De facto states are the subject of this multi-channel video installation by Vangjush Vellahu. Often using a small hidden camera in his research-based practice, Vellahu filmed six troubled territories over a period of two years: Abkhazia, Northern Cyprus, Nagorno-Karabakh, Transnistria, South Ossetia and Kosovo.
All six political entities were born of conflict; their landscapes, buildings and people bear the scars of their violent beginnings. To this day, the states are yet to achieve the autonomy they sought upon secession. International recognition proves similarly elusive.
Vellahu’s incisive videos document the palpable tension between volatility and stagnation, frustration and transformation experienced by the people who live in these unstable conditions. The protagonists of his studies tell the stories that cut across their land and map out their visions of what might be.
Vangjush Vellahu (1987, AL) is a visual artist focused mostly on different forms of storytelling particular to specific communities. His work explores how collective memories of authoritarian regimes are produced and remembered. In his work, Vellahu is interested in travel as a medium to collect and tell stories. His works intertwine urban histories of entities that from an ideological and political standpoint remain on the margins of recognition.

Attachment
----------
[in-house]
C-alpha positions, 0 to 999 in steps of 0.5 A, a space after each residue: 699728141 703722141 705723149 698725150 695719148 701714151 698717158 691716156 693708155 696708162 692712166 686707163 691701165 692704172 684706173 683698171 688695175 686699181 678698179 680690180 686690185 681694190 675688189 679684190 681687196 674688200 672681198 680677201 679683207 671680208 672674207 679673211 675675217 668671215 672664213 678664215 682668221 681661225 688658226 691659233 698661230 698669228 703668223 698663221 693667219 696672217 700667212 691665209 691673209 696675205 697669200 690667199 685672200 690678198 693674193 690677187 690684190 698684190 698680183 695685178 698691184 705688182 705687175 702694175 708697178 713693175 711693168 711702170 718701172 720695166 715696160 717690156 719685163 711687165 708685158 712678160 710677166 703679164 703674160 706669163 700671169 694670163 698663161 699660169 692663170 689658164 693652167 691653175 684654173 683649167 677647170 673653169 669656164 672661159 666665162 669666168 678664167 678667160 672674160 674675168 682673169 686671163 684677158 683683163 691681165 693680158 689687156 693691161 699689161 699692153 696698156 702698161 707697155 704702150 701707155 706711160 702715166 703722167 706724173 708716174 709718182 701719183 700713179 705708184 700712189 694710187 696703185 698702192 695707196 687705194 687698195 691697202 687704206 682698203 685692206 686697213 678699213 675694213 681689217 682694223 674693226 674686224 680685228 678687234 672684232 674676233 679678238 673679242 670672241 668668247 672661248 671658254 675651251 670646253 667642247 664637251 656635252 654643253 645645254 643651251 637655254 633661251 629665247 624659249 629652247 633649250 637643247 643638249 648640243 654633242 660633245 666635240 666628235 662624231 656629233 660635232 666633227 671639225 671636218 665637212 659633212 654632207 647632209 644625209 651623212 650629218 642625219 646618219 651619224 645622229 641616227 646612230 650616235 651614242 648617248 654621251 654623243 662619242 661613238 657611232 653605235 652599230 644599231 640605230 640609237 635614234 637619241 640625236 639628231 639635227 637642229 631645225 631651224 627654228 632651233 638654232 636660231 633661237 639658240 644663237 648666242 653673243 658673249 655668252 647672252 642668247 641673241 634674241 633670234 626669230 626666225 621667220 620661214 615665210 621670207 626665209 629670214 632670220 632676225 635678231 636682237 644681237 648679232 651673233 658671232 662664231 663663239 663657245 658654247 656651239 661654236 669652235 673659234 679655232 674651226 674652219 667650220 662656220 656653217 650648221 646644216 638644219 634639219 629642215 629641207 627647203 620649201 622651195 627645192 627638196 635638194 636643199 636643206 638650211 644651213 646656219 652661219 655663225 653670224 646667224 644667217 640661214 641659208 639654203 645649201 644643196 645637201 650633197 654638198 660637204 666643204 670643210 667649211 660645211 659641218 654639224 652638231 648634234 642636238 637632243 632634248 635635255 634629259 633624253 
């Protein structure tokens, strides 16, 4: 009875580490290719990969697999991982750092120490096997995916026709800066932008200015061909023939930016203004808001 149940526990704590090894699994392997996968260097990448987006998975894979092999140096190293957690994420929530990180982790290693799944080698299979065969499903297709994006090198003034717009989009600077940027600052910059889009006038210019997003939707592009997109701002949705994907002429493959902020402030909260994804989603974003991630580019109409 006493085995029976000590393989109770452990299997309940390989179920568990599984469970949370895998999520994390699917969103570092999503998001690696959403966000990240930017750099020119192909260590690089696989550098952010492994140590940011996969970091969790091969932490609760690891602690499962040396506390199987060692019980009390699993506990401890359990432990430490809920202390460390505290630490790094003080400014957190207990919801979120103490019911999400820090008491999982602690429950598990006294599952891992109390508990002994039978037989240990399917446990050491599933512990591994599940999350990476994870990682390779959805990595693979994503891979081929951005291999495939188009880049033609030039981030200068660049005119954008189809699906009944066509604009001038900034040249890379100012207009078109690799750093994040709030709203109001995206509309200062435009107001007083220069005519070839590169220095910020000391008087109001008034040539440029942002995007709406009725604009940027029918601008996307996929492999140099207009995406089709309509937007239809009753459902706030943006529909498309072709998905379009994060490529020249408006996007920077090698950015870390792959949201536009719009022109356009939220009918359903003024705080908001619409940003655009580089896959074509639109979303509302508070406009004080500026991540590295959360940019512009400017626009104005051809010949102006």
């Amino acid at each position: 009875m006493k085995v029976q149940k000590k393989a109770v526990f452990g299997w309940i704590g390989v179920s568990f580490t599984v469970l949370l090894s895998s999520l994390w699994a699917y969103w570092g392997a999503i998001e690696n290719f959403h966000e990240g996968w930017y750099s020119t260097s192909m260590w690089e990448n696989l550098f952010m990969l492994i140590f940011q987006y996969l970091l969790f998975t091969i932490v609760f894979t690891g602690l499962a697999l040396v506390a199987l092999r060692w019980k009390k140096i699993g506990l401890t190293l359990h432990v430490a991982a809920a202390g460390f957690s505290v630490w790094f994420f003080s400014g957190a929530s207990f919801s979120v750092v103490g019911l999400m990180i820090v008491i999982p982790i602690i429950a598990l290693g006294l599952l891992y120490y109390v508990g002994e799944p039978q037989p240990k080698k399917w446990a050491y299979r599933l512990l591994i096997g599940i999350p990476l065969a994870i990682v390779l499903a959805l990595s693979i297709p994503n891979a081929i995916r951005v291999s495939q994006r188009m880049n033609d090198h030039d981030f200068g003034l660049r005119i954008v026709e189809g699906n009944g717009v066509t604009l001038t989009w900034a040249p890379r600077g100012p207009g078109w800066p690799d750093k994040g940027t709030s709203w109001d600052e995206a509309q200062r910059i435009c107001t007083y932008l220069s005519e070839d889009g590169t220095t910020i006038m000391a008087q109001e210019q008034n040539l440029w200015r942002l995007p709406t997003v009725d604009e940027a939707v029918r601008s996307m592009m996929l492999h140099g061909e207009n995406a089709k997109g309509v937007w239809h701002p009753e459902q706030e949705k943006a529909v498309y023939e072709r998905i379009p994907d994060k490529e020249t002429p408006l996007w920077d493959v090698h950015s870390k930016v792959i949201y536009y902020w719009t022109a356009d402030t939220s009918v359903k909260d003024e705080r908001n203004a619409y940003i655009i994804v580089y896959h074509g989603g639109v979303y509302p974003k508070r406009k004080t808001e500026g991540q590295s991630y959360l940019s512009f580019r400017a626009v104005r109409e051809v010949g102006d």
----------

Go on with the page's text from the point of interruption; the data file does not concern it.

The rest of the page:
Vellahu’s travels often take the shape of journal-like reconfigurations that attempt at re-defining the understanding of what borders and territories represent today. His desire to travel comes from an impulse to cross such structures – to link the past with the imagination of possible futures, to relate where he came from and where he is heading. To recreate a specific feeling, a feeling of uncertainty, alienation, but also of home.
Vangjush Vellahu (born 1987 in Pogradec, lives in Berlin)
Fragments I – Where stories cut across the land
Six-channel video installation
Courtesy of the artist